Saviah 2017 The Jack Red Wine, Columbia Valley, $18
The Walls 2015 Stanley Groovy Portuguese Red, Red Mountain, $38
Long Shadows 2015 Chester-Kidder Red Blend, Columbia Valley, $60
BEST EVERYDAY CABERNET SAUVIGNON
Saviah 2016 Cabernet Sauvignon
Walla Walla Valley, $30
It’s back-to-back wins for Rich Funk of Walla Walla’s Saviah Cellars in the value Cabernet category. Funk’s Cab (it also contains 12% Merlot) comes from a quartet of southern Walla Walla Valley vineyards—Anna Marie, Dugger Creek, McClellan Estate and Seven Hills—and was aged for 17 months in French oak (30% new). Classic Cabernet notes of crème de cassis and cedar coexist with subtleties of beetroot and rhubarb, all on a supple, polished frame. PAIRS WITH: A bowl of hearty borscht.
Kiona Vineyards 2016 Estate Red Mountain Cabernet Sauvignon, Red Mountain, $25
Saviah 2016 The Jack Cabernet Sauvignon, Columbia Valley, $18
LTL (by Upchurch Vineyard) 2016 Cabernet Sauvignon, Red Mountain, $30
BEST SPLURGE CABERNET SAUVIGNON
Canvasback (by Duckhorn) 2016 Cabernet Sauvignon
Red Mountain, $40
In 2013, Napa Valley stalwart Duckhorn purchased a 20-acre parcel of land on Red Mountain and launched Canvasback, its first foray into Washington state. Industry veteran Brian Rudin is the local winemaker for Canvasback, and this is his first Cab that includes a portion of fruit from the estate vineyard, called Longwinds. In total, this wine includes 13 Red Mountain vineyards, so it is a fine representative of the AVA as a whole, offering chewy, black-tea-flavored tannins aplenty as structural underpinnings for a wine bursting with black currant fruit and rose petal nuance. PAIRS WITH: Memphis-style smoked beef ribs.
Tranche 2015 Cabernet Sauvignon, Blue Mountain Vineyard, Walla Walla Valley, $50
Andrew Januik 2016 Stone Cairn Cabernet Sauvignon, Red Mountain, $40
Underground Wine Project 2016 Devil’s Playground Cabernet Sauvignon, Red Mountain, $32
BEST SPECIAL-OCCASION CABERNET SAUVIGNON
Passing Time 2016 Cabernet Sauvignon
Horse Heaven Hills, $80
Washington native Damon Huard partnered with fellow quarterback Dan Marino to launch Woodinville-based Passing Time four years ago with the 2012 vintage. Their winemaker from the beginning has been Chris Peterson (Avennia), and he works wonders with this Cabernet, primarily from a pair of special Horse Heaven Hills sites: Champoux and Discovery. The wine sees 21 months in French oak (80% new) and offers wonderful pencil-lead minerality to complement a core of black currant fruit and smoky baking spice. The powerful tannins suggest a wine that will age in fascinating directions for decades. PAIRS WITH: A grilled T-bone steak with creamy mashed potatoes and bitter greens.
Woodward Canyon 2016 Old Vines Cabernet Sauvignon, $99
Betz Family 2016 Père de Famille Cabernet Sauvignon, Columbia Valley, $78
Mark Ryan 2016 Lonely Heart Cabernet Sauvignon, Red Mountain, $95
Nominations for this year’s Washington Wine Awards were solicited from a panel of Washington wine and food professionals via a survey. Nominees that received the most votes in the categories of wineries, winemaker, vineyard and sommelier were selected as winners.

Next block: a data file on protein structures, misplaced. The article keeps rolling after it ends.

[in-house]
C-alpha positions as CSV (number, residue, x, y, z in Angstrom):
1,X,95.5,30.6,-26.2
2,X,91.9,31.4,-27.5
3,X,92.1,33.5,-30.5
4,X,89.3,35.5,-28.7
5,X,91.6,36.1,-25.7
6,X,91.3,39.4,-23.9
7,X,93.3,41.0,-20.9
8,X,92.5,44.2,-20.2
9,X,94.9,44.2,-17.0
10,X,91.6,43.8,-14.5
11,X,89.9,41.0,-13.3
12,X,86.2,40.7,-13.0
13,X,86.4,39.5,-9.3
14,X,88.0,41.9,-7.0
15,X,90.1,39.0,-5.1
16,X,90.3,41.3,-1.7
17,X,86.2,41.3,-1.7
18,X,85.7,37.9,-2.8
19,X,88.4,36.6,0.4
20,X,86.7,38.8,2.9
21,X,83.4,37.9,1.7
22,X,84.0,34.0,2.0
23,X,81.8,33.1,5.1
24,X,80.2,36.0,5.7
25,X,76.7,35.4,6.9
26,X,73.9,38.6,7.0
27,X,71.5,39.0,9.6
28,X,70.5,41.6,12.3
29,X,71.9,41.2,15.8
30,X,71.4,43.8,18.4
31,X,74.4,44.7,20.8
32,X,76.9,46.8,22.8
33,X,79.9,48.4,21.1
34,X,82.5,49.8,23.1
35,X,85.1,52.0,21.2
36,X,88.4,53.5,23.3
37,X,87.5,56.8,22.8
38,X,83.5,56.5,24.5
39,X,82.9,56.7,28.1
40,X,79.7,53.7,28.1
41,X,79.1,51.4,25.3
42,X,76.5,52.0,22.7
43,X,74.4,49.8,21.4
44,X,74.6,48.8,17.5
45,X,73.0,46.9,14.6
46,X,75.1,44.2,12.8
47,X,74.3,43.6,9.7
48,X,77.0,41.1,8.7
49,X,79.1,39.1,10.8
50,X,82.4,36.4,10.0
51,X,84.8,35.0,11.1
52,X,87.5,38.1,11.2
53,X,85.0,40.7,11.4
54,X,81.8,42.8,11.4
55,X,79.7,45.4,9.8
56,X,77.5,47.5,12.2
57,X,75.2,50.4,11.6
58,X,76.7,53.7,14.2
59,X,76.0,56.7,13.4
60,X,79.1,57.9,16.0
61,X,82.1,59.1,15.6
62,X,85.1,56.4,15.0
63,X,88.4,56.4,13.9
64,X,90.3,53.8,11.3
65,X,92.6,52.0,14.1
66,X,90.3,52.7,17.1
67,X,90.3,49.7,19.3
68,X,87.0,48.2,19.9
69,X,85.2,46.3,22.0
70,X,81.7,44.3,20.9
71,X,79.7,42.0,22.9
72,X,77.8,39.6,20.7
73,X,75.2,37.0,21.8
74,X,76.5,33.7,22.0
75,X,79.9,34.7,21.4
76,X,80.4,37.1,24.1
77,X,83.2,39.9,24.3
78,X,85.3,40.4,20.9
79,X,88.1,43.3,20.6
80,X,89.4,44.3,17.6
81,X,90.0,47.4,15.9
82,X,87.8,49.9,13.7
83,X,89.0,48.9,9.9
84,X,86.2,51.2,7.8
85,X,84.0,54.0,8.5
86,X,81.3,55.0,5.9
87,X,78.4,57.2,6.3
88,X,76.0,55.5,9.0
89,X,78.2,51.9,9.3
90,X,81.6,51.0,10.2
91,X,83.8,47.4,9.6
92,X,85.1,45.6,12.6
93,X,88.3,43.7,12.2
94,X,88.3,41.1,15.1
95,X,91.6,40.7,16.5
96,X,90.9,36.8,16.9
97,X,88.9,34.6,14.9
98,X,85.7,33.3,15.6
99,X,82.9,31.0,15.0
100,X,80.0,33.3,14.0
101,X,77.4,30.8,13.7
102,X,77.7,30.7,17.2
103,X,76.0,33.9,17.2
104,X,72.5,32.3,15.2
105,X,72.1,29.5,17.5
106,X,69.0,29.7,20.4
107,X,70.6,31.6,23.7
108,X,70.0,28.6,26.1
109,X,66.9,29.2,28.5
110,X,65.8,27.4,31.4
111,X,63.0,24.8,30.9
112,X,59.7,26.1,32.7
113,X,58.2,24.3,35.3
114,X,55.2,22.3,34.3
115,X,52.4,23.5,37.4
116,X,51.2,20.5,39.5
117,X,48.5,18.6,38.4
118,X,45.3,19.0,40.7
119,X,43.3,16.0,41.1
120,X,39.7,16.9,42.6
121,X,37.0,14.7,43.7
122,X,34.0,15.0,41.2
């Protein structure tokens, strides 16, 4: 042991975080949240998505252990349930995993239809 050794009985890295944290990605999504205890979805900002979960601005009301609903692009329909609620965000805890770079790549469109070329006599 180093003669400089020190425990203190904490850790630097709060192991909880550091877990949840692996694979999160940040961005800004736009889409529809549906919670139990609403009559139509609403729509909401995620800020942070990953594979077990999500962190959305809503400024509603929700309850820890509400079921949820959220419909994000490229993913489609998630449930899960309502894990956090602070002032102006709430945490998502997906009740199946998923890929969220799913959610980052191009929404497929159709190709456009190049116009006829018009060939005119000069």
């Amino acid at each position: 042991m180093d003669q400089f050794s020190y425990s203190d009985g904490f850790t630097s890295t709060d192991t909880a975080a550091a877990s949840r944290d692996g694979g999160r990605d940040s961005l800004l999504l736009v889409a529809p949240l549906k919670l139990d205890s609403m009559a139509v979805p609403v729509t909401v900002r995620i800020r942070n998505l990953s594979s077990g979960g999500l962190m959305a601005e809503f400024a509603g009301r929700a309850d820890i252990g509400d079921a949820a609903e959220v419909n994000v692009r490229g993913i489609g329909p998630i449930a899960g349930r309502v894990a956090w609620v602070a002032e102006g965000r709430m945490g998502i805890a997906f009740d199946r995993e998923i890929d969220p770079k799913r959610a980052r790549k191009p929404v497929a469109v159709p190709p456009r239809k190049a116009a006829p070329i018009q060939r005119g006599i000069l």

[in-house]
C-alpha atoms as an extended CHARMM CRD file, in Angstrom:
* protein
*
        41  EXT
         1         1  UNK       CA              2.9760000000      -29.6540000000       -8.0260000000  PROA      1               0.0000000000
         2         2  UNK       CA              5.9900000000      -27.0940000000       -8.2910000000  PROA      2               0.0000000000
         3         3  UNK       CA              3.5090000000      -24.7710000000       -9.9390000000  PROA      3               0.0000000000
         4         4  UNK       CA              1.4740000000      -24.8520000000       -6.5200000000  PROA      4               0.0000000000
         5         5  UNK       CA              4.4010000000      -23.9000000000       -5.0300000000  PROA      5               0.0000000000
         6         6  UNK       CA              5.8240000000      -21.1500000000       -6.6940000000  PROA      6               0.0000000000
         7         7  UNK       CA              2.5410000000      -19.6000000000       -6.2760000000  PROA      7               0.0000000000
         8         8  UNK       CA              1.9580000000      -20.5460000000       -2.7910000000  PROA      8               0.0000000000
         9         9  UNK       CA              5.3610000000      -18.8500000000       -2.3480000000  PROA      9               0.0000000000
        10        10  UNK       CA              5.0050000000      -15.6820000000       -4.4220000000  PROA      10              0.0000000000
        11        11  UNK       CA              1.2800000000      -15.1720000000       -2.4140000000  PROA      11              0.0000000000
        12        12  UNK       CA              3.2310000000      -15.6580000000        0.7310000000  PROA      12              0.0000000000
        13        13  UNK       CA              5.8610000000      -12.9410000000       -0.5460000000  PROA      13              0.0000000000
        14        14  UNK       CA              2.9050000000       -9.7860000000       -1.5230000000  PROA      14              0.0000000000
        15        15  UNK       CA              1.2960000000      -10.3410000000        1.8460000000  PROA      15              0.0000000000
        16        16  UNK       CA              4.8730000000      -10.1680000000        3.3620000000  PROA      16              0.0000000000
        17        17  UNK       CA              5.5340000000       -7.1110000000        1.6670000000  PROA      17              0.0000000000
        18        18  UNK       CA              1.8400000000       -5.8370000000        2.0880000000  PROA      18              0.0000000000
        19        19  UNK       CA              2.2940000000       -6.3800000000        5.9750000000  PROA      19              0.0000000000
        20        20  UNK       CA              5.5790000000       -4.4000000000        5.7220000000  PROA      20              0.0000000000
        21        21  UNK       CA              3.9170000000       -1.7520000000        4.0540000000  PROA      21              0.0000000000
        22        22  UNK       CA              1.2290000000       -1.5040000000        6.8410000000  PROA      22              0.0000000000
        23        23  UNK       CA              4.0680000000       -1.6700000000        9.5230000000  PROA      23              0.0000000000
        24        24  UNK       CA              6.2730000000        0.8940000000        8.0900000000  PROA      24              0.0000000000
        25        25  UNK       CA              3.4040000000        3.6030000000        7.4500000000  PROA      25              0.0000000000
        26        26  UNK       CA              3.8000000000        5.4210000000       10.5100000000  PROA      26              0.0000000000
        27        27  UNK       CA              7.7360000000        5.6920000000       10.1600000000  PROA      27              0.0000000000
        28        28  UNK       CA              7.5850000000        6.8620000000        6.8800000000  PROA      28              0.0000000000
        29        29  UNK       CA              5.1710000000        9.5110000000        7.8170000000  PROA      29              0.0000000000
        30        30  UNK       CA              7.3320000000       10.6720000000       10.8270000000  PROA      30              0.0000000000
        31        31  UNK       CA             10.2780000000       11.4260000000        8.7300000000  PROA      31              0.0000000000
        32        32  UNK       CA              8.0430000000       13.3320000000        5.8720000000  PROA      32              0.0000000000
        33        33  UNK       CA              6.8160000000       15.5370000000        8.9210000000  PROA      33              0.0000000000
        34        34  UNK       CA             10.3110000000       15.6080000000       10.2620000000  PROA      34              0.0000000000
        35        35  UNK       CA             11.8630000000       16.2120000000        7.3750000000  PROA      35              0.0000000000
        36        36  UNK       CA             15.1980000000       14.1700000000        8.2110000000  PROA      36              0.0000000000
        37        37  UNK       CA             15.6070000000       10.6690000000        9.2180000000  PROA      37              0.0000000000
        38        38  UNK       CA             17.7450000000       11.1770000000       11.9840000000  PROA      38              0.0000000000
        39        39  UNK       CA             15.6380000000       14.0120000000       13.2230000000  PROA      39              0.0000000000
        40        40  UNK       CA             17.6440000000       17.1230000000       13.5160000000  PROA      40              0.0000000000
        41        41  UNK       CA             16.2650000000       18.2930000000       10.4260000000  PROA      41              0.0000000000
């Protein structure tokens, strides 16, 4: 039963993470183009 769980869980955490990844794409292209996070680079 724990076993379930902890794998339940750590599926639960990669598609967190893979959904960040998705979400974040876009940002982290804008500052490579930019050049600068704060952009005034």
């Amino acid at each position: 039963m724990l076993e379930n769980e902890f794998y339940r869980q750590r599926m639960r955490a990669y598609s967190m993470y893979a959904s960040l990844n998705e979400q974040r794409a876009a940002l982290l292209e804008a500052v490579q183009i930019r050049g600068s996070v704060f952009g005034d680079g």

The approximately 90 wines receiving the most votes in the varietal categories qualified as finalists for a blind tasting held on March 18. That tasting was conducted by a panel of three industry professionals (Paul Zitarelli of Full Pull Wines, Mark Takagi of Metropolitan Market and Chris Horn of Heavy Restaurant Group) who evaluated the wines on the basis of appeal in regard to sight, smell and taste in order to come to a consensus on the winners within each category. Winners in each varietal category were eligible to win Wine of the Year. Wine of the Year winners in red, white and rosé wine categories were selected by panel consensus during a second tasting of the winners in each category. Information in the tasting notes was taken from the tasters’ descriptions of the wines.
Winners in the categories of Best Restaurant to Experience Washington Wine and Retail Wine Steward of the Year, presented in partnership with Washington State Wine Commission, were selected from nominees put forth by our nominating panel and from our readers’ poll. The final winners were determined by our experts.
The Walter Clore Washington Honorarium is bestowed upon an individual by the Washington State Wine Commission and is chosen by a Washington State Wine Commission committee.
For wines to be eligible as a Washington wine for this competition, the producing winery must be licensed and located in Washington state or located within the boundaries of a federally recognized American Viticultural Area (AVA) that includes acreage in Washington. Also, a minimum of 95% of the grapes used in the production of the wine must be from a vineyard located within Washington state, or from one of the three federally recognized interstate AVAs that include acreage in Washington state (Columbia Valley, Walla Walla Valley and the Columbia Gorge AVAs).
The Best Vineyard winner must be located in Washington. Winners in categories involving people, places and wine experiences also must be located in Washington.
For a varietal to be considered in its category, it must be made with at least 75% of the grape variety that is grown in Washington state.